The chaise lounge went to a cousin. One took chairs and a bookcase. Another, drawers and a lamp. Aunties have ornaments, or a table, or a  different lamp that had a whole other adventure. The Brother and I have the items we wanted. The enormous desk- an huge civil service item from the 50s- had to be dismantled, and then the door taken off, to get out of the back bedroom. SVP are holding on to that one.

This house was never home to the Brother or me. But Herself was so happy there, so full of plans. Plans to learn languages, computer skills, book keeping. We found all the text books. Handsome Husband moved in when they married; we found the actual plans they’d got drawn up for a new home for them both.

Instead, illness happened. Herself is gone a while now, nearly 6 years. I still find that remarkable. The space we’ve been allowed between her death and the house clearing was undoubtedly helpful. We laughed more than we cried. We grumbled without guilt.

And now that house belongs to other people. Sale agreed and completed much more quickly than we had any right to expect. A huge task finished promptly and efficiently.When does that ever happen?

It just feels weird.

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it’s not rare to have a rare disease

My volunteering life is about rare disease; I know the stats, I know some of the people. When I have brain power, a significant portion of it goes to scheming and plotting and connecting and advocating and talking about rare disease. It’s not an abstract, it’s the reality of people’s lives. It’s the kick in the gut when we see a family on a flight, on their  way back from Great Ormond Street, or we spot the specialist wheelchair in the shopping centre. It’s the reiteration of experience when we listen to people tell their stories, which could be ours. It’s the blow when there’s another diagnosis of something complex or terminal. It’s the shock when we lose one, however predictable that loss.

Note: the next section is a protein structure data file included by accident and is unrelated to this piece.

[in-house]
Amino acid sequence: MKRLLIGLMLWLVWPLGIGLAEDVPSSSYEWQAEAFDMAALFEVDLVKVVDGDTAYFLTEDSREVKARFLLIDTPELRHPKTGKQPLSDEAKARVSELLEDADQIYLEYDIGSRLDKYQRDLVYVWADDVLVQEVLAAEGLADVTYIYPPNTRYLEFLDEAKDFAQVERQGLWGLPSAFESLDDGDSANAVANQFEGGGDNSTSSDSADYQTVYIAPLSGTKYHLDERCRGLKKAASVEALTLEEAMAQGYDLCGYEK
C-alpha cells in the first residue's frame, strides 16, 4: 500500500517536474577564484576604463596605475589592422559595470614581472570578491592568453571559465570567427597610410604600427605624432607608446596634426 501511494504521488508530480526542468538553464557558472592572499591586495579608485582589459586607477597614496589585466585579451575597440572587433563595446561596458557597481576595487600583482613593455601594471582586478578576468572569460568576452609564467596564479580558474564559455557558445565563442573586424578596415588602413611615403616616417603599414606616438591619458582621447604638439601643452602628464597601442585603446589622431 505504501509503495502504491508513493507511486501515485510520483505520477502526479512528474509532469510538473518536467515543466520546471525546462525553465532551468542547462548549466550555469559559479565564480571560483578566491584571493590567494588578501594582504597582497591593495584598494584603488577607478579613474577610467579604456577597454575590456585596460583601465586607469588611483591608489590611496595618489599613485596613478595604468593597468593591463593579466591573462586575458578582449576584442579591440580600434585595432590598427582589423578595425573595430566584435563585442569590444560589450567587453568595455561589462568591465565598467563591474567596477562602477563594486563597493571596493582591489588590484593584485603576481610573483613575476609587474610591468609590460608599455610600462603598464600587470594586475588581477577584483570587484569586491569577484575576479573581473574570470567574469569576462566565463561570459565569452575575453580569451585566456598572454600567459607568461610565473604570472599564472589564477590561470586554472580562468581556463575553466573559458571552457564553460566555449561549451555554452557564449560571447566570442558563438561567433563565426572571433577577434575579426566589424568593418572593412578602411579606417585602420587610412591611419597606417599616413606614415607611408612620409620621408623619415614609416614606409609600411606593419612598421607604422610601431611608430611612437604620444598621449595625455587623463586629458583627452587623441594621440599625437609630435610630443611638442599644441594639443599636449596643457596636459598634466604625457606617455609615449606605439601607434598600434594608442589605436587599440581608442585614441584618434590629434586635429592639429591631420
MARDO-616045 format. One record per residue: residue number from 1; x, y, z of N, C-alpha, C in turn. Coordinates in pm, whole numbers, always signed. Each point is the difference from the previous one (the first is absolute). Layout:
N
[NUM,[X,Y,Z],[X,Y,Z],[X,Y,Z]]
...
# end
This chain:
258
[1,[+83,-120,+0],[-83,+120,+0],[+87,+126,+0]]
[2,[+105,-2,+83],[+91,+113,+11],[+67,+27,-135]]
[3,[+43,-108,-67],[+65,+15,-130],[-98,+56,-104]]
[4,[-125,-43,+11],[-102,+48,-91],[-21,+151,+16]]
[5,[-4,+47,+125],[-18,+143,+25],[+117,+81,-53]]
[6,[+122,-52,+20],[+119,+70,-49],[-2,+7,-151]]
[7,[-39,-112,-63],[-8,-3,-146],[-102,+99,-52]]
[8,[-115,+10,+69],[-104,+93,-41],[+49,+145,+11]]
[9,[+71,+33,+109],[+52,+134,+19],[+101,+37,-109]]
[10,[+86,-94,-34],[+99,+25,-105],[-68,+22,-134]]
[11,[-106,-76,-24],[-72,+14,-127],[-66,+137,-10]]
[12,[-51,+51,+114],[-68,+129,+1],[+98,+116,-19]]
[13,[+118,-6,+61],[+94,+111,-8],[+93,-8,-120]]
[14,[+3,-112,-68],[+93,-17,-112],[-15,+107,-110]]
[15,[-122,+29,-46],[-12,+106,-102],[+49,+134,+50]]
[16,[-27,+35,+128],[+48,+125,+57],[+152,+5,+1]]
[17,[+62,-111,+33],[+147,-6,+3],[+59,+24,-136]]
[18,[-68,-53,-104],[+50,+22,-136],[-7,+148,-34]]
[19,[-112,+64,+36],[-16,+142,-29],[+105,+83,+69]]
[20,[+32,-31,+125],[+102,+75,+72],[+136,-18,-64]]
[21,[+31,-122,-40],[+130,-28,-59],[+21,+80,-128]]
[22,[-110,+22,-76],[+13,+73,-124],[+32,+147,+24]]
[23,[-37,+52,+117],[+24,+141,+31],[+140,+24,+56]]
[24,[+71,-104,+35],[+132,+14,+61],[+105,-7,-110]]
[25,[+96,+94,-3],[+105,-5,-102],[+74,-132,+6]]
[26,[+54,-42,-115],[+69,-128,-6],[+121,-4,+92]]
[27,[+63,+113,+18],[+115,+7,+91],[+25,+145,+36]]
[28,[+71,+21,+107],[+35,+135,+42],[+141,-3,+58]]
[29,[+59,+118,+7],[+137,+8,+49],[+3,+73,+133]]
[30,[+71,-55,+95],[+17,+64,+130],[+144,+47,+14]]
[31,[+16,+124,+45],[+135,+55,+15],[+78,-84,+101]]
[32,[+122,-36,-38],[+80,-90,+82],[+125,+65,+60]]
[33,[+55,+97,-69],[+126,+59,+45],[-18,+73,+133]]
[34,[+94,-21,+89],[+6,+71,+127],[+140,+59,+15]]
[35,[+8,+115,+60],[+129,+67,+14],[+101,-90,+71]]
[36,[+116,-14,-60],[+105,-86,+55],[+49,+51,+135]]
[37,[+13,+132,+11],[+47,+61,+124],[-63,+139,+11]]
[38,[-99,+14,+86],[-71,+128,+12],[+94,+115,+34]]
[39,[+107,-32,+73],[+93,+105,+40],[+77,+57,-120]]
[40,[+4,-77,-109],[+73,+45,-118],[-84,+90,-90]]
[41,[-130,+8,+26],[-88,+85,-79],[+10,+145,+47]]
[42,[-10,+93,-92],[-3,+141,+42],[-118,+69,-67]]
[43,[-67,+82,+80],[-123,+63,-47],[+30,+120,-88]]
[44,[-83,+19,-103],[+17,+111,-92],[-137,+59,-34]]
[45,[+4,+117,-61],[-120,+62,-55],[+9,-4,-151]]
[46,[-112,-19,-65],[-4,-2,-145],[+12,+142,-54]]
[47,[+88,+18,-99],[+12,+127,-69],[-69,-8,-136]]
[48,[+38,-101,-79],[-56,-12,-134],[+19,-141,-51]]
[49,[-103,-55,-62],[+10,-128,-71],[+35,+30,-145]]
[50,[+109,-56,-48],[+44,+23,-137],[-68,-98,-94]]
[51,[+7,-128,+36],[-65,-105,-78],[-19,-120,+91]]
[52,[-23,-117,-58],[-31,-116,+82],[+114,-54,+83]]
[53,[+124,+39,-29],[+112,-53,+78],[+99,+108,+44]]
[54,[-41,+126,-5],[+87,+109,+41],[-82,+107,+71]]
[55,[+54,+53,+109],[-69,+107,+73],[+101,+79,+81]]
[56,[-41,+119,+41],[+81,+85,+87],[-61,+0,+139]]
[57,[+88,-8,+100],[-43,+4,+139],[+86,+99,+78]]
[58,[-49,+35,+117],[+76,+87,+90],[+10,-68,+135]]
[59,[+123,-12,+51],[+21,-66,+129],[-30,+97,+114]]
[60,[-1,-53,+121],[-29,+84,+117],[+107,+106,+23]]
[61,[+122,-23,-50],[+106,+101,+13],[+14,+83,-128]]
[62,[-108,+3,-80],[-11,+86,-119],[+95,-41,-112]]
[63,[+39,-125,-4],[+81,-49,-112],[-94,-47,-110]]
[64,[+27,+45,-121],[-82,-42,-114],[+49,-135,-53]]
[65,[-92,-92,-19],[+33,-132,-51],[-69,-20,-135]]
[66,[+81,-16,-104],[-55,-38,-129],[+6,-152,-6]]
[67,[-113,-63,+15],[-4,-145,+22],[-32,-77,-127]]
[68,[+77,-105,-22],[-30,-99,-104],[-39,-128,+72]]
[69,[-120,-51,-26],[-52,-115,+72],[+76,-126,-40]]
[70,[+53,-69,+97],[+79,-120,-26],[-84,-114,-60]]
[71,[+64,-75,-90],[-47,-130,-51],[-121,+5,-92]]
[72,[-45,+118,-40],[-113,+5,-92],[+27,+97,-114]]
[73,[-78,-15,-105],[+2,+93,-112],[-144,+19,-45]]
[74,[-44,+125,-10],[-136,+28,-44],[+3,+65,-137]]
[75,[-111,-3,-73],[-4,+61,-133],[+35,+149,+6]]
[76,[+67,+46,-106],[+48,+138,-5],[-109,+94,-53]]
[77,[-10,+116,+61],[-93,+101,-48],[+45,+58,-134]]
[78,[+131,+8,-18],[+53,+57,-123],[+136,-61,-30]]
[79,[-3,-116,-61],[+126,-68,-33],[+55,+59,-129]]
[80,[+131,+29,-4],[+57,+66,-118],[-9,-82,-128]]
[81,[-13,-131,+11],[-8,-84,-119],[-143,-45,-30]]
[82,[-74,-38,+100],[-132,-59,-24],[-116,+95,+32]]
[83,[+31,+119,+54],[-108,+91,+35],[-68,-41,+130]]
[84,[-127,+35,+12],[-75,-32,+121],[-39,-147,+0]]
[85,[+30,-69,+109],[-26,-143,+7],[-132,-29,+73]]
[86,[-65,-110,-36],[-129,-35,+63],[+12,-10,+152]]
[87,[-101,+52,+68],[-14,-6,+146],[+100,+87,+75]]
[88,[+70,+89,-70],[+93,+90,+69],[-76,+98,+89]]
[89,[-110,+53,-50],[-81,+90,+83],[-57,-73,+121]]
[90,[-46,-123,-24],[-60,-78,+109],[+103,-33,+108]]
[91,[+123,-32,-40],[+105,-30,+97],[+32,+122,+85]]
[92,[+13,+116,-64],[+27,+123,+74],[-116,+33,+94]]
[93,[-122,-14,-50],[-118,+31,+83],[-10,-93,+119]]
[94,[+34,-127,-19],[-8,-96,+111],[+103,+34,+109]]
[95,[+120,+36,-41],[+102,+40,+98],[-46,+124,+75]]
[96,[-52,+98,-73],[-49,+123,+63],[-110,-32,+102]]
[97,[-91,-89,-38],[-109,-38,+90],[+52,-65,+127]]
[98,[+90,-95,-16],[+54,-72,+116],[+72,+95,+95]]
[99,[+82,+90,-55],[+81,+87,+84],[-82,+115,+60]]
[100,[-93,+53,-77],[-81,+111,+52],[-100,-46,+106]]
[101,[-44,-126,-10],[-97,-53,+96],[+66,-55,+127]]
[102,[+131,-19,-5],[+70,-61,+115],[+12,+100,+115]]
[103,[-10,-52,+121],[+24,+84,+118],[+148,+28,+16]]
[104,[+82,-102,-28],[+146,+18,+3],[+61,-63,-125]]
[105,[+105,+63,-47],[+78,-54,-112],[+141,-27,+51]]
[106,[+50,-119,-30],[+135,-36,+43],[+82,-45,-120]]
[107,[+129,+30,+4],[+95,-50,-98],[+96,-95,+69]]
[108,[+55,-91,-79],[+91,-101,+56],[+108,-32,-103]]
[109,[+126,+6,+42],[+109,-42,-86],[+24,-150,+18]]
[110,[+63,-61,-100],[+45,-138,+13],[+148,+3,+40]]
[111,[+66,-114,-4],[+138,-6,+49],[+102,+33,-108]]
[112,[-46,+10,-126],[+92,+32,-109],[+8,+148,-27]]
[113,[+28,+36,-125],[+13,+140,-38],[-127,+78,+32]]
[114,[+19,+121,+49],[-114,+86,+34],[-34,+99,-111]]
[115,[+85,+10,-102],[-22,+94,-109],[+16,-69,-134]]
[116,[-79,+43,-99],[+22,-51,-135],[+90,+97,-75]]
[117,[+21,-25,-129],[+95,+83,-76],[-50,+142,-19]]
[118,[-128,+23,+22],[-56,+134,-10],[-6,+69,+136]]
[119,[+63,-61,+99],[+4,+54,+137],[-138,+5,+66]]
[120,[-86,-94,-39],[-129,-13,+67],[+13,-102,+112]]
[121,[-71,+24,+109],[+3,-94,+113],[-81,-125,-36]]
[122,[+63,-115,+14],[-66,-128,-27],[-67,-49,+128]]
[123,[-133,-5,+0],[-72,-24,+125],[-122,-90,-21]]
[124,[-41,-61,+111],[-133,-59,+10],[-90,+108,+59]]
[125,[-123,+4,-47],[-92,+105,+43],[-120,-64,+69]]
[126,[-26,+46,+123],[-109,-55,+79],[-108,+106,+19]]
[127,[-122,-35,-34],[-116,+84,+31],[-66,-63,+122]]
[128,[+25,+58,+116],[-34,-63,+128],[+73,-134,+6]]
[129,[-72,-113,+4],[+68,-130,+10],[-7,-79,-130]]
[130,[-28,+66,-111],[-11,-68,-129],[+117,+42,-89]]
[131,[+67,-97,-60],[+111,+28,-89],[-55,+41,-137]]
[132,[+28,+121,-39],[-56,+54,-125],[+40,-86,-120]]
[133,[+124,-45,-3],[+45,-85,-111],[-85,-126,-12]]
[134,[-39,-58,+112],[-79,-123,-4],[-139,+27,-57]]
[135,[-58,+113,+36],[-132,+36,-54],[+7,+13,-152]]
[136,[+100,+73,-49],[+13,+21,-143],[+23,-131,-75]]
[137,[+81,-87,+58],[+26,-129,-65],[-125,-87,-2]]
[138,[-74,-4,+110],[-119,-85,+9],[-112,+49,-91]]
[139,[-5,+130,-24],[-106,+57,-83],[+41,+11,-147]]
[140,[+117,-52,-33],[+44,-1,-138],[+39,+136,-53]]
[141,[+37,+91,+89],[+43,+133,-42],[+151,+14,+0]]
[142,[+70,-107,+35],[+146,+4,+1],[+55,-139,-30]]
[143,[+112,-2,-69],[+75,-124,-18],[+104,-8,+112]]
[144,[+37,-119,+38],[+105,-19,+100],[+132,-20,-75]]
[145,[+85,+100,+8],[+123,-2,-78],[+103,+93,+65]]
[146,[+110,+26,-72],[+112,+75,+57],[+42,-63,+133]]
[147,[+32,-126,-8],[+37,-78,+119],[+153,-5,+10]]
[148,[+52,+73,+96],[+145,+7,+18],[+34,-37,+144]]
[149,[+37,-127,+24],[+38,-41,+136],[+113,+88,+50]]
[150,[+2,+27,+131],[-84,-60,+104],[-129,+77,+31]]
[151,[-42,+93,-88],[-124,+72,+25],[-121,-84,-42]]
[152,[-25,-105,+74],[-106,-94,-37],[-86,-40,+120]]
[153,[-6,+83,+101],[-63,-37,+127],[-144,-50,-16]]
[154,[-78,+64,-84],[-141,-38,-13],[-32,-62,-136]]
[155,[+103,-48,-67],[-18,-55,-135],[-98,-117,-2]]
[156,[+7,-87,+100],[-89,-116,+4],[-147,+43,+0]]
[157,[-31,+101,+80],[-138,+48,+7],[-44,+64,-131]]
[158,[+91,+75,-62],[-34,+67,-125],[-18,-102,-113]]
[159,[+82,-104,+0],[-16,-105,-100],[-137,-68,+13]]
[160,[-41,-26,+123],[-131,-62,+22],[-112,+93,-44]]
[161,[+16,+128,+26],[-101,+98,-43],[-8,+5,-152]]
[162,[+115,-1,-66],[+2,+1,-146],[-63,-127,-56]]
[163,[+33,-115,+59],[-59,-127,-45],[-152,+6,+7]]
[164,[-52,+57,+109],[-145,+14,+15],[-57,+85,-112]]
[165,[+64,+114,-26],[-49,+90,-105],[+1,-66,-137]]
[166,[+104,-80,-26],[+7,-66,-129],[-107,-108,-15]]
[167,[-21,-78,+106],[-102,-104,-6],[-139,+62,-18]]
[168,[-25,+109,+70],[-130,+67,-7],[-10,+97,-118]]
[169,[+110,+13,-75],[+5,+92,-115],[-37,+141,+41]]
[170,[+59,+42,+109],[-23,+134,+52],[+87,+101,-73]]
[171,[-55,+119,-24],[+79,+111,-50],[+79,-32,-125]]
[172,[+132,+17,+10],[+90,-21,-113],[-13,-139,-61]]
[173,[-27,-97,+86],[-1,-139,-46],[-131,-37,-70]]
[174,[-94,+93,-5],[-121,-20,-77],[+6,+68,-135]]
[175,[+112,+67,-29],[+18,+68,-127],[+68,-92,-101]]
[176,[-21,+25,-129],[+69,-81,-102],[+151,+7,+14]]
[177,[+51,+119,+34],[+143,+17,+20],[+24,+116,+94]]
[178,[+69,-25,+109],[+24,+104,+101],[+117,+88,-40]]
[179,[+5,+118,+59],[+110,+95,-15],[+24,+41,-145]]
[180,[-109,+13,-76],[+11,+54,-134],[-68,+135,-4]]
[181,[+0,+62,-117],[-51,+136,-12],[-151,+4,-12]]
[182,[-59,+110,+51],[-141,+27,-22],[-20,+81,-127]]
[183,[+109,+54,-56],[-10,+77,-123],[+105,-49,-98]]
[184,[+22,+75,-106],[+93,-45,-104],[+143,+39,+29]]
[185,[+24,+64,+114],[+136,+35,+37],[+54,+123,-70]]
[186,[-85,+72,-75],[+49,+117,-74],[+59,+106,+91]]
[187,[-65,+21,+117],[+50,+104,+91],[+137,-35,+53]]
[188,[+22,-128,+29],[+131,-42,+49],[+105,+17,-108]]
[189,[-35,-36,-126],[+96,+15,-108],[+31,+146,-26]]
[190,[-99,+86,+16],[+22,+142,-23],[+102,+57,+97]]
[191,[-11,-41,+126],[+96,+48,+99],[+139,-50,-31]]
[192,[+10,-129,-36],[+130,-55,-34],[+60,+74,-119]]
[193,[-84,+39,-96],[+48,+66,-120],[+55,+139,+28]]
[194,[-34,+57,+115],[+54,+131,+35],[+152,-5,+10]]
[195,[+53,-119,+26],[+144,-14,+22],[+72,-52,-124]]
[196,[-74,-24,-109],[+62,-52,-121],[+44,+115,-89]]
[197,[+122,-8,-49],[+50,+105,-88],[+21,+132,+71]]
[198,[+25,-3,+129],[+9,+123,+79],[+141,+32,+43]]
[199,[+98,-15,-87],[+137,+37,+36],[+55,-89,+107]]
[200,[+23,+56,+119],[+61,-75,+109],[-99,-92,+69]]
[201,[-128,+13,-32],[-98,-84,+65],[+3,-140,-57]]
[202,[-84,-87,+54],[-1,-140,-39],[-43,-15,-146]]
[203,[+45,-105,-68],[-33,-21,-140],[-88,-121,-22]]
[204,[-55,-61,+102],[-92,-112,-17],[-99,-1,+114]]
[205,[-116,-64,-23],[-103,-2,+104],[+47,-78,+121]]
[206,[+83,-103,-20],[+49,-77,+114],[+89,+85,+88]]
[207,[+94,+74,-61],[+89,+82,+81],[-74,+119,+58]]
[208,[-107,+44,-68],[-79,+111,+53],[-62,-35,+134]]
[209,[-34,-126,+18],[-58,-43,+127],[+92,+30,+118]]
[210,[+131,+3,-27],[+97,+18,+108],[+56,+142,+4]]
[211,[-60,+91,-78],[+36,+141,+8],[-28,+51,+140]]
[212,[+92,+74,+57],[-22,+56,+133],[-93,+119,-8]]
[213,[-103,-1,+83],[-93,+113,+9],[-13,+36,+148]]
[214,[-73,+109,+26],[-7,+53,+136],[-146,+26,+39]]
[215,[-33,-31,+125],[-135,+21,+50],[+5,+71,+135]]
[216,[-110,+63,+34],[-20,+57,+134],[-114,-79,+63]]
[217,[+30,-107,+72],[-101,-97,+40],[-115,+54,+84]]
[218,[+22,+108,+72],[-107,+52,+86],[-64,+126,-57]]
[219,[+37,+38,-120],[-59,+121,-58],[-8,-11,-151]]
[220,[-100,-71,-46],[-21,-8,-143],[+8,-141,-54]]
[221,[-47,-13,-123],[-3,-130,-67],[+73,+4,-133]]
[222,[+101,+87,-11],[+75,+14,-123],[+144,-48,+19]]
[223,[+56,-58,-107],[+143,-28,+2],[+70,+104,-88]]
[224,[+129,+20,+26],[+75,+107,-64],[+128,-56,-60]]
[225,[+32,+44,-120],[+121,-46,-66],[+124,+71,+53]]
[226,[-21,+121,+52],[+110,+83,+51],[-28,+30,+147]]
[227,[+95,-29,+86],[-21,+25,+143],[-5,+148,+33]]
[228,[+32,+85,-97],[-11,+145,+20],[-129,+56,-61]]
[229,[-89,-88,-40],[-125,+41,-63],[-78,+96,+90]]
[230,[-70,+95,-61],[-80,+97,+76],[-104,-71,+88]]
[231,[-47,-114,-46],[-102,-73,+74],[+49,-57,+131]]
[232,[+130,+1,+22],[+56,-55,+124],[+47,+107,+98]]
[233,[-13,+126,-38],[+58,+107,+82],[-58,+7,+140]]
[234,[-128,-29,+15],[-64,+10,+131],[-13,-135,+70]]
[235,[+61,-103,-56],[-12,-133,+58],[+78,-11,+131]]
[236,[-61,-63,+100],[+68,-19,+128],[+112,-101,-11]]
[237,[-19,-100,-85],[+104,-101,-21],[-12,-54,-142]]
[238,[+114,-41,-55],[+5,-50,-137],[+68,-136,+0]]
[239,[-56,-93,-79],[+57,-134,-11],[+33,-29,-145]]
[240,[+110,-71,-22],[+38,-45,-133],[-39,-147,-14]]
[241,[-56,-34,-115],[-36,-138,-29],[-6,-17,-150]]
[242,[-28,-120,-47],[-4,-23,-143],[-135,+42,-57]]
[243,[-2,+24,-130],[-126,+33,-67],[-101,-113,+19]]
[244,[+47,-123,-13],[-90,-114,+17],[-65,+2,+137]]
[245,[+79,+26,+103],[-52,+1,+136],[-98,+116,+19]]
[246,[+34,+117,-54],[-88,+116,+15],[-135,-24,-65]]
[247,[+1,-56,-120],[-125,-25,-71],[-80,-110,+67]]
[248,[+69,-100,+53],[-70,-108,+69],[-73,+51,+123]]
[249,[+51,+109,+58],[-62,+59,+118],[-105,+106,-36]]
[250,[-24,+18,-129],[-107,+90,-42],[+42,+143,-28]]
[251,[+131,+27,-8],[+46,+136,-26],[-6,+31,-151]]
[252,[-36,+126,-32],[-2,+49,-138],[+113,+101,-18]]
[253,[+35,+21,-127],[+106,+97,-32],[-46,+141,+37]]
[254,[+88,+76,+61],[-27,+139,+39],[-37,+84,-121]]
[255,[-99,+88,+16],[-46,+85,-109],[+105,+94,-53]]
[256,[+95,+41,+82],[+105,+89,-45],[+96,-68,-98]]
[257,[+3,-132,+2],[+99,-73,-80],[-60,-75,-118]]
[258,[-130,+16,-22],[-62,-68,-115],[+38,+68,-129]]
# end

We lost one tonight.

My Uncle Paddy. With Olive for over 60 years, father to the Incredible Singing Cousins, grandfather to The Next Generation. A kind, gentle, and much loved man.

He had Progressive Supranuclear Palsy, the rare neurological condition that killed his sister, my mother Herself, and a family friend, Kathleen. Three people from the same parish, all connected, all with the same rare condition which is difficult to diagnose, and for which there is no treatment or cure.

I can rant about many things. I can talk sensibly about rare disease issues. But, it seems, not tonight. Tonight, I’ve run out of all the words I use. Tonight, I miss my people. Tonight , I grieve with my people.

surprisingly beautiful

Smug, arrogant, pompous- those are some of the politer words applied to the band U2. They gave away their last album, just because they could. Anyone with an iTunes account got it, and many were really, really annoyed. Such presumption! And then there’s Bono. A peacock in leather and Cuban heels. He thinks he is somebody, with all the jetting round the world to save people, and all that pontificating! Why would anybody take U2 seriously?